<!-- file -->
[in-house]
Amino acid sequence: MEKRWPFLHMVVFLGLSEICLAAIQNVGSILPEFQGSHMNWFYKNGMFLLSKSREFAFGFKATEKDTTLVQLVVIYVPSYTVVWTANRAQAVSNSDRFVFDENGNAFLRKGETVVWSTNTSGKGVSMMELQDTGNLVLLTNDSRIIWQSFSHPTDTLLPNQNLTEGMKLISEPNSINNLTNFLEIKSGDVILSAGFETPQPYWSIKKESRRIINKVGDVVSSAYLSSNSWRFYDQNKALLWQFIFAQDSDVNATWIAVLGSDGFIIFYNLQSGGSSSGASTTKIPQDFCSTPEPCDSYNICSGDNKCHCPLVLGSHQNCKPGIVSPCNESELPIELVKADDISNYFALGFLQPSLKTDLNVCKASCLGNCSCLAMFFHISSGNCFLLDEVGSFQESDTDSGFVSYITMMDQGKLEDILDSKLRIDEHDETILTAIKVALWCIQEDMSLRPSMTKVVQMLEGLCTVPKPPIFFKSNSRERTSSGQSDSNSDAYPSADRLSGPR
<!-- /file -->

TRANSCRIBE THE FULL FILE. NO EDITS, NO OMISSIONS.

[in-house]
Amino acid sequence: MEKRWPFLHMVVFLGLSEICLAAIQNVGSILPEFQGSHMNWFYKNGMFLLSKSREFAFGFKATEKDTTLVQLVVIYVPSYTVVWTANRAQAVSNSDRFVFDENGNAFLRKGETVVWSTNTSGKGVSMMELQDTGNLVLLTNDSRIIWQSFSHPTDTLLPNQNLTEGMKLISEPNSINNLTNFLEIKSGDVILSAGFETPQPYWSIKKESRRIINKVGDVVSSAYLSSNSWRFYDQNKALLWQFIFAQDSDVNATWIAVLGSDGFIIFYNLQSGGSSSGASTTKIPQDFCSTPEPCDSYNICSGDNKCHCPLVLGSHQNCKPGIVSPCNESELPIELVKADDISNYFALGFLQPSLKTDLNVCKASCLGNCSCLAMFFHISSGNCFLLDEVGSFQESDTDSGFVSYITMMDQGKLEDILDSKLRIDEHDETILTAIKVALWCIQEDMSLRPSMTKVVQMLEGLCTVPKPPIFFKSNSRERTSSGQSDSNSDAYPSADRLSGPR